EIGHT: As she becomes more reliable about leaving it alone with your protector-foot nearby, gradually move farther away from the treat until you can stand three to four feet away and she still honors the “Off.” Err on the side of caution; if she grabs the forbidden object, she will have been rewarded for the exact opposite of your behavior goal. If this happens, you must back up in the program and repair the damage.

NINE: When she is reliably honoring “Off” with you standing four feet away, attach the leash to her collar, set up the “Off” with the forbidden object on the floor, and move three feet off to one side. Keep the leash just barely taut but not tight, so you can restrain her if she moves toward the treat.

Now call her to you. She should honor the “Off” cue and come to you rather than lunging forward to get the treat. When she does, Click! and Jackpot! (give a handful of treats, one by one, as an extra big reward). If she moves toward the treat, simply restrain her with the leash – don’t say “No!” or repeat “Off.” Just wait for her to give up and turn back to you. Then Click! and treat.

TEN: Now you can apply this to real life. With your dog on leash, walk past piles of treats you have laid out on the floor, or other natural enticements, such as a bowl of chips on the coffee table. As soon as she makes eye contact with the enticement say “Off” one time in a cheerful tone of voice and stand still, restraining her, with the leash short enough that she can’t reach the object. Wait until she gives up and turns back to look at you. Click! and reward.

Repeat until she understands that “Off” applies to real-life encounters. When she will reliably and routinely honor the “Off” cue without even tightening the leash, you are ready to try it off leash.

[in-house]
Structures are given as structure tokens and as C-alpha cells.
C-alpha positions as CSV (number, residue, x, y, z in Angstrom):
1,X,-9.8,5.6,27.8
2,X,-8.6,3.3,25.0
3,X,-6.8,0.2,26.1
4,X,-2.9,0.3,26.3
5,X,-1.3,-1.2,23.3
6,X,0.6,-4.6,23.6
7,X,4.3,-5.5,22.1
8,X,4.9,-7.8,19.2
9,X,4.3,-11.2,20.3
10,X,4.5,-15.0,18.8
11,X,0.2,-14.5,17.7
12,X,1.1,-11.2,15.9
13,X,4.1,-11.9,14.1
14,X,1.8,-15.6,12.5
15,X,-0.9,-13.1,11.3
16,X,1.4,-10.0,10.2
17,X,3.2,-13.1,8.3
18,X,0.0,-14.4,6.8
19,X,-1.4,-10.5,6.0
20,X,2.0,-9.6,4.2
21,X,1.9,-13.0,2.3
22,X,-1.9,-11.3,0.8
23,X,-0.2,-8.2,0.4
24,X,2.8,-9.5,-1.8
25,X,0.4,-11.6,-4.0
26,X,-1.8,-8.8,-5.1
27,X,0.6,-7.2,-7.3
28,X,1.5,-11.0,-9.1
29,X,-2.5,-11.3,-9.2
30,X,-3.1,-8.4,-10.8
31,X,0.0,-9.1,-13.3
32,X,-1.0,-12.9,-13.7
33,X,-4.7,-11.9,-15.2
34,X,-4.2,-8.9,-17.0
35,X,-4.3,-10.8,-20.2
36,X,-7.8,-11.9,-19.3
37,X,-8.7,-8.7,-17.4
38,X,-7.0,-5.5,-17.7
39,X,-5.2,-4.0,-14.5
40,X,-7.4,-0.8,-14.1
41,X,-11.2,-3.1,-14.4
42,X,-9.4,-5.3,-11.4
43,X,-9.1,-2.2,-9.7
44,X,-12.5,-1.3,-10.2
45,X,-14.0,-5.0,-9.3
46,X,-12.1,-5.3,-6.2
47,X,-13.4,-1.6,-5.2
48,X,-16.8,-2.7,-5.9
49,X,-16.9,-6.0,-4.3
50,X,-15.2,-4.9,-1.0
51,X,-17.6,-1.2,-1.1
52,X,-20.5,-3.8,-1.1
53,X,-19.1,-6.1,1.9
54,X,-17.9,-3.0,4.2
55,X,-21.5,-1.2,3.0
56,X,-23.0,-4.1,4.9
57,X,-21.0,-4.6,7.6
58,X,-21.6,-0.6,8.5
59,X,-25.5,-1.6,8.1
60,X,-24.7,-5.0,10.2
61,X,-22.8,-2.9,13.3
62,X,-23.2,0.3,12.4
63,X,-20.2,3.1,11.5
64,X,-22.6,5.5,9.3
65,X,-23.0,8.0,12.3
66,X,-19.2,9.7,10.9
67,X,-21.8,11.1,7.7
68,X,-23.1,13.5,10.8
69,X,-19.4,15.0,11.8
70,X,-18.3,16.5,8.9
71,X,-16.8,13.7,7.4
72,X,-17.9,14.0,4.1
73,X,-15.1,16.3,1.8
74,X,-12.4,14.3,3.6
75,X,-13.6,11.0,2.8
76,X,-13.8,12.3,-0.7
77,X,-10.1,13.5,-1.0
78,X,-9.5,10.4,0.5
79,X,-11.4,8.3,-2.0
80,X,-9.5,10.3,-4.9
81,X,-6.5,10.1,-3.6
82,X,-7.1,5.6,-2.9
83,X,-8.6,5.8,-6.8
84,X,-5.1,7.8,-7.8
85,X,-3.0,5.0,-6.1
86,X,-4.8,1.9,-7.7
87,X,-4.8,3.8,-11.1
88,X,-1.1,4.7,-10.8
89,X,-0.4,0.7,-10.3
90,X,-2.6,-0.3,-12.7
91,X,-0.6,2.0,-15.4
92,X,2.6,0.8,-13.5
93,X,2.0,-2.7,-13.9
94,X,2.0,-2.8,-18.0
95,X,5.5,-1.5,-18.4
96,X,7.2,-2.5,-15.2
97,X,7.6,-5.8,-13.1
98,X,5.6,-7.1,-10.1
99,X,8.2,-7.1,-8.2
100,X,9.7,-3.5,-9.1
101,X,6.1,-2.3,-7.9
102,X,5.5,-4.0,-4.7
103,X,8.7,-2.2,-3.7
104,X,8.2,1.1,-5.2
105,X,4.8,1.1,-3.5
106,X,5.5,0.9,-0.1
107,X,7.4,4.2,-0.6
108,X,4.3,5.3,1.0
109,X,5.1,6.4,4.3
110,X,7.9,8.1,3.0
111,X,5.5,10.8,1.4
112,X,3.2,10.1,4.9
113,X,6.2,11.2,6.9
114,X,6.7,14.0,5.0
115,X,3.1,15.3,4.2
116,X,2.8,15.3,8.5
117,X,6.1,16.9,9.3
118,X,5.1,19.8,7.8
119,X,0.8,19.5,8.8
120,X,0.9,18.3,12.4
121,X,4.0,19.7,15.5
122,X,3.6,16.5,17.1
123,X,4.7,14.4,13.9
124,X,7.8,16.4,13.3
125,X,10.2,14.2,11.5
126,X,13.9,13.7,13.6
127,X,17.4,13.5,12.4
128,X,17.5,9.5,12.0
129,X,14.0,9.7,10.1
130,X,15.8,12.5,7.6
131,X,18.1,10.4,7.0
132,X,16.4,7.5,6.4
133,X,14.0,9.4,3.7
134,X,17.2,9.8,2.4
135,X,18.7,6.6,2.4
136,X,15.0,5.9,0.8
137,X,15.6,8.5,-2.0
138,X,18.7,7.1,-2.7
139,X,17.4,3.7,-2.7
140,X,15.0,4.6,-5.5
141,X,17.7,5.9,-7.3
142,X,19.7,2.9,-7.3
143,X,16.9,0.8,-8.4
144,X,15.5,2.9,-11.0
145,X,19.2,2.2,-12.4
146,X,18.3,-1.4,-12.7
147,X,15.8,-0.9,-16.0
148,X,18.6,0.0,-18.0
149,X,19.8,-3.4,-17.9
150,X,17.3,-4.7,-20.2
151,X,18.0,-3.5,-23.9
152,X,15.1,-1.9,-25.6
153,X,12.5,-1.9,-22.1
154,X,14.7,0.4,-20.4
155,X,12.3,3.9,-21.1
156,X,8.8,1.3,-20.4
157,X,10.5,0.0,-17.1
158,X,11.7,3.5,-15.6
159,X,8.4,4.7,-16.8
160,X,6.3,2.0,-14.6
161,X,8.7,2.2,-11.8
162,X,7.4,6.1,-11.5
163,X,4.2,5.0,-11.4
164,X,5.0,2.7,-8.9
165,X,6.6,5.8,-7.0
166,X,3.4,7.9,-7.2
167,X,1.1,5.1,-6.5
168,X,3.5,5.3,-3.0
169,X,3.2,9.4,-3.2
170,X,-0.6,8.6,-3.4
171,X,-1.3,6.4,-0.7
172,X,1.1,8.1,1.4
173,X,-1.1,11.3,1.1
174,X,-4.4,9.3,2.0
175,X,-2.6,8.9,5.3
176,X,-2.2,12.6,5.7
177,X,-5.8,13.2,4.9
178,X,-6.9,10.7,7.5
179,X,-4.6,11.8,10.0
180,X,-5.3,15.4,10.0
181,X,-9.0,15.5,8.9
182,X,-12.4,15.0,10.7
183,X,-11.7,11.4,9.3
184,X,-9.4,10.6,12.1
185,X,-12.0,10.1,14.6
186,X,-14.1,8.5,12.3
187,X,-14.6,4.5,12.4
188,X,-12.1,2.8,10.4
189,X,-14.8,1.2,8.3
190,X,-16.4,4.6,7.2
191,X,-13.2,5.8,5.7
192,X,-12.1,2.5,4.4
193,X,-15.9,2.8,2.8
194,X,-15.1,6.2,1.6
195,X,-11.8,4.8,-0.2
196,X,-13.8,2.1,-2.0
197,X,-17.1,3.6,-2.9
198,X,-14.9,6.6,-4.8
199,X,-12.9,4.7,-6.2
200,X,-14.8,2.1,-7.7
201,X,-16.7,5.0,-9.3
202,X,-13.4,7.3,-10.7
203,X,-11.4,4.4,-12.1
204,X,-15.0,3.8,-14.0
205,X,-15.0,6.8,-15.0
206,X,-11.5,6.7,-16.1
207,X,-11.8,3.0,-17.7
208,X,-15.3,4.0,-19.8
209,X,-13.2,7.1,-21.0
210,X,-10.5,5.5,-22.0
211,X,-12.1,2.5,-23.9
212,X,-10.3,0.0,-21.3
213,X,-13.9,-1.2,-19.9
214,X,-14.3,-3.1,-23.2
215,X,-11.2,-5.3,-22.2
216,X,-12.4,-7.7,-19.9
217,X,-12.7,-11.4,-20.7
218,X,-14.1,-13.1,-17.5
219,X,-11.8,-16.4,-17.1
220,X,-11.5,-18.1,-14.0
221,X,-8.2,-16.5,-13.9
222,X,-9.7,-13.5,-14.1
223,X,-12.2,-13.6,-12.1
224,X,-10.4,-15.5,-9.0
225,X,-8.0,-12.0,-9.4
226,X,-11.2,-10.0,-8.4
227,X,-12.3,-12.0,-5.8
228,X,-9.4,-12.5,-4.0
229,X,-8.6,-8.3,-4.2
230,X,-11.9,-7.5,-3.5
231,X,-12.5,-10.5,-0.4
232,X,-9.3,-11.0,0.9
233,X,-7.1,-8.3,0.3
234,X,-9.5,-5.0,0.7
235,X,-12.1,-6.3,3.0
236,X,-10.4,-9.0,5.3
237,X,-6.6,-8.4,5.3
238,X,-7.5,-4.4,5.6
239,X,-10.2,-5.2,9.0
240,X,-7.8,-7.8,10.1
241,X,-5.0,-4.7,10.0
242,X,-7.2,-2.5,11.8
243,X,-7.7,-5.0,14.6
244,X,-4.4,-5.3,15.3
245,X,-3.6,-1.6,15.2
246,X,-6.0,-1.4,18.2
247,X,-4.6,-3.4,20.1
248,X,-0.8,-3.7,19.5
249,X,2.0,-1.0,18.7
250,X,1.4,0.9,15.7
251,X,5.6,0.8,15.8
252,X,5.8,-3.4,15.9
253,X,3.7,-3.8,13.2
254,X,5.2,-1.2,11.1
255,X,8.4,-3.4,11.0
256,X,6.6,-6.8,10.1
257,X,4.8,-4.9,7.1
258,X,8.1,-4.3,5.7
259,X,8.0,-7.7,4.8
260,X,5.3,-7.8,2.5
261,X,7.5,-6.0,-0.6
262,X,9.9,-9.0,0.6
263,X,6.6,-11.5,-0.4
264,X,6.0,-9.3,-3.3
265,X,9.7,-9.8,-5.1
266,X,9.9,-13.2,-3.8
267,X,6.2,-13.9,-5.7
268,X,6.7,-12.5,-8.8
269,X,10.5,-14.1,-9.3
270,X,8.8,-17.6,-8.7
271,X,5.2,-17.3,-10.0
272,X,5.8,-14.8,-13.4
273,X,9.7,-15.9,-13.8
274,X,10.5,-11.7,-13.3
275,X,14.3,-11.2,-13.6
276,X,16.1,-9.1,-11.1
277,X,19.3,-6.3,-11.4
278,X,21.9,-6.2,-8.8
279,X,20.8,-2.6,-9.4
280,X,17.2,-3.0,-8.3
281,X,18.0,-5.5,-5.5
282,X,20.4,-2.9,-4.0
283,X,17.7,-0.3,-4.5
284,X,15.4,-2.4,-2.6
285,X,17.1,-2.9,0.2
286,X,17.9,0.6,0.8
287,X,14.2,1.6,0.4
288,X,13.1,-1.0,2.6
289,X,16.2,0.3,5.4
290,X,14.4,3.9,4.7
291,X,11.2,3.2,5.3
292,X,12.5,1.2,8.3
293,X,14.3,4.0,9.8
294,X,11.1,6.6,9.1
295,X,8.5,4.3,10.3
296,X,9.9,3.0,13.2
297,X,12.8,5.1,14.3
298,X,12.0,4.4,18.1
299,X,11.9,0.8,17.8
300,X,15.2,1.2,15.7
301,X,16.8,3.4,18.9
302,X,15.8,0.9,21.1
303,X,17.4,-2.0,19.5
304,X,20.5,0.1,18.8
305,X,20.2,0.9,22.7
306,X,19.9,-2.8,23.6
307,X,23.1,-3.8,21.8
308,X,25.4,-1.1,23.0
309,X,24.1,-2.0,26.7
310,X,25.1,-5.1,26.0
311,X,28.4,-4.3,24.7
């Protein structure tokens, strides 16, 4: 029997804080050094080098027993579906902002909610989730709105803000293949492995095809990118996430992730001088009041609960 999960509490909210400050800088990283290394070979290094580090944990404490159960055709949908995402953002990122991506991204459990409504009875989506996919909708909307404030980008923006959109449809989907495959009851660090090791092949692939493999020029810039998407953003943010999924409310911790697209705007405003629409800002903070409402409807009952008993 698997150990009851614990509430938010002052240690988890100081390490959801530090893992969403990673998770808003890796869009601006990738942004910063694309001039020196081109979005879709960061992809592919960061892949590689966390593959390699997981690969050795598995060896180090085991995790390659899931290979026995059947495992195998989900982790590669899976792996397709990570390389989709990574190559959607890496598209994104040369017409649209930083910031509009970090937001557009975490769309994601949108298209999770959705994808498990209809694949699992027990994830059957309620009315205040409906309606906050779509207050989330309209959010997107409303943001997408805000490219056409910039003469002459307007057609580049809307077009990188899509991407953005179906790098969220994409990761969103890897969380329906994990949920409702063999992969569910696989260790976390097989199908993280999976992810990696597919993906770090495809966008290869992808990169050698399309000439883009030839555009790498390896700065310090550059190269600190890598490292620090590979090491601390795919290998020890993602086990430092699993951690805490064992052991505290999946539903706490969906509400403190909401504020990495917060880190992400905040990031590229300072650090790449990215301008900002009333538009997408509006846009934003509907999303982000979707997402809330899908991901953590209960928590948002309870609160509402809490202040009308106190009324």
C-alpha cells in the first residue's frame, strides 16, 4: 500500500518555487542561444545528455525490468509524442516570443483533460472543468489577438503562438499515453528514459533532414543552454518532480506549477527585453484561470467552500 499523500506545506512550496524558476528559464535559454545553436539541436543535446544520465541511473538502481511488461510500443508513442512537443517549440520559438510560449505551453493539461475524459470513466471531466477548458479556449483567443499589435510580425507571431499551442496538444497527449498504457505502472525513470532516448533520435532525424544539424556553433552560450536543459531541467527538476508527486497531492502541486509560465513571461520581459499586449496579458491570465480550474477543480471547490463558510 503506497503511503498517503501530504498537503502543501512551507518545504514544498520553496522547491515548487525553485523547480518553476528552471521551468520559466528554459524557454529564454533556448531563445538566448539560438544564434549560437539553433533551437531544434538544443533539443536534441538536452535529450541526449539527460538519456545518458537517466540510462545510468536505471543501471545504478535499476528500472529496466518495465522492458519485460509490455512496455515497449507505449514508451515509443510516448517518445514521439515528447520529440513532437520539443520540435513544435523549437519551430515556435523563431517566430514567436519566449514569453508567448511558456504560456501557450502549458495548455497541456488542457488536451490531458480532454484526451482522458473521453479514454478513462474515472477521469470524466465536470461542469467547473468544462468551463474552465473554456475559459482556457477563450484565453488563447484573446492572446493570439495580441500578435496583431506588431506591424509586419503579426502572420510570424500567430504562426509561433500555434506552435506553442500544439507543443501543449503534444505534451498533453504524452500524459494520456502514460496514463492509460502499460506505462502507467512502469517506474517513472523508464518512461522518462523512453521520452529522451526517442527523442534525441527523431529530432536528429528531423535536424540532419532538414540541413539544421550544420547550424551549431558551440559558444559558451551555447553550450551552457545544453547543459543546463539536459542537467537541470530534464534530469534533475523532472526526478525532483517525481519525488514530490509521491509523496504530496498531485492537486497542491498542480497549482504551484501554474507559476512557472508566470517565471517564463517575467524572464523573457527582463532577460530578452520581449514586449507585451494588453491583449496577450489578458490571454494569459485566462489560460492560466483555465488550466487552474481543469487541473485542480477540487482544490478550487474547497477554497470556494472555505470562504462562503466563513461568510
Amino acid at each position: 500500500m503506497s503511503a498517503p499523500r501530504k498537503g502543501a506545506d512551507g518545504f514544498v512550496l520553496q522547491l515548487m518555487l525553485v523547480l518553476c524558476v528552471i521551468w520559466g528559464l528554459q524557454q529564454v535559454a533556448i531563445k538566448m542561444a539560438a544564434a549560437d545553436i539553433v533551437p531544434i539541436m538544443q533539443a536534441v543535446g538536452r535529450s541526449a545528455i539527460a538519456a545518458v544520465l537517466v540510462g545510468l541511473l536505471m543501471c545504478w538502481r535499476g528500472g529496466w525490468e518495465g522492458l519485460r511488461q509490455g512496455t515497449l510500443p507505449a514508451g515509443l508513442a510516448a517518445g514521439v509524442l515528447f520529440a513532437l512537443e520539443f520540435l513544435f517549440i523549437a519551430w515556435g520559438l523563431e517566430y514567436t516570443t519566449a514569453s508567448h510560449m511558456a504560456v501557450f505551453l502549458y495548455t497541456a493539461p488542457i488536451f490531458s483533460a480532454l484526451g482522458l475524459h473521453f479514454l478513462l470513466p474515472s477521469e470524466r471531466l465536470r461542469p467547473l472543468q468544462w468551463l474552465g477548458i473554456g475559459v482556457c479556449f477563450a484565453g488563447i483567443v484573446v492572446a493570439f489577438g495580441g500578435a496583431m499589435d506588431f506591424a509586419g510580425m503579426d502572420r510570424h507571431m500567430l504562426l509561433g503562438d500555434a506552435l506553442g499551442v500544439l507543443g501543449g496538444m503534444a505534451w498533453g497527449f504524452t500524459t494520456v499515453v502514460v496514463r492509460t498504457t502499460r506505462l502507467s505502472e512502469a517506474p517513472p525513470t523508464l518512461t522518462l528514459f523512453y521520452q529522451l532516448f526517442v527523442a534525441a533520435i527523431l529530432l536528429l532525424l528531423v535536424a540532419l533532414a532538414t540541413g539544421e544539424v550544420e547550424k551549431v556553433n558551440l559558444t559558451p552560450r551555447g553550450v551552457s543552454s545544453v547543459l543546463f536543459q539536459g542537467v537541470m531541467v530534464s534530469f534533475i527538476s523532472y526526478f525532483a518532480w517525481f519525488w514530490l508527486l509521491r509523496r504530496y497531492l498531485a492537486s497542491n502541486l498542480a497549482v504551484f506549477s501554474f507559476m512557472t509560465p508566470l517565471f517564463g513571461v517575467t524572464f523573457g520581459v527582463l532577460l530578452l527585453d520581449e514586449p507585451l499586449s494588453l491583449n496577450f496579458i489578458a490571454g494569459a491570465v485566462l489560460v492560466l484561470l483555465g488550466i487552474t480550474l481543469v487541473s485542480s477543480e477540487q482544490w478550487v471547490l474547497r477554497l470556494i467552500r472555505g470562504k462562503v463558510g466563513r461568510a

On your first off-leash attempt, use relatively boring enticements such as a pile of dry cookies, and be sure to have wonderful rewards to give her when she turns back toward you in response to your cue. Warm her up on leash, then take off the leash and give it a try. Be confident and visualize success, so you don’t pause and tense up near the item, and she’ll likely reward you with a perfect performance.

-by Pat Miller

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WDJ's Training Editor Pat Miller, CBCC-KA, CPDT-KA, grew up in a family that was blessed with lots of animal companions: dogs, cats, horses, rabbits, goats, and more, and has maintained that model ever since. She spent the first 20 years of her professional life working at the Marin Humane Society in Marin County, California, for most of that time as a humane officer and director of operations. She continually studied the art and science of dog training and behavior during that time, and in 1996, left MHS to start her own training and behavior business, Peaceable Paws. Pat has earned a number of titles from various training organizations, including Certified Behavior Consultant Canine-Knowledge Assessed (CBCC-KA) and Certified Professional Dog Trainer - Knowledge Assessed (CPDT-KA). She also founded Peaceable Paws Academies for teaching and credentialing dog training and behavior professionals, who can earn "Pat Miller Certified Trainer" certifications. She and her husband Paul and an ever-changing number of dogs, horses, and other animal companions live on their 80-acre farm in Fairplay, Maryland.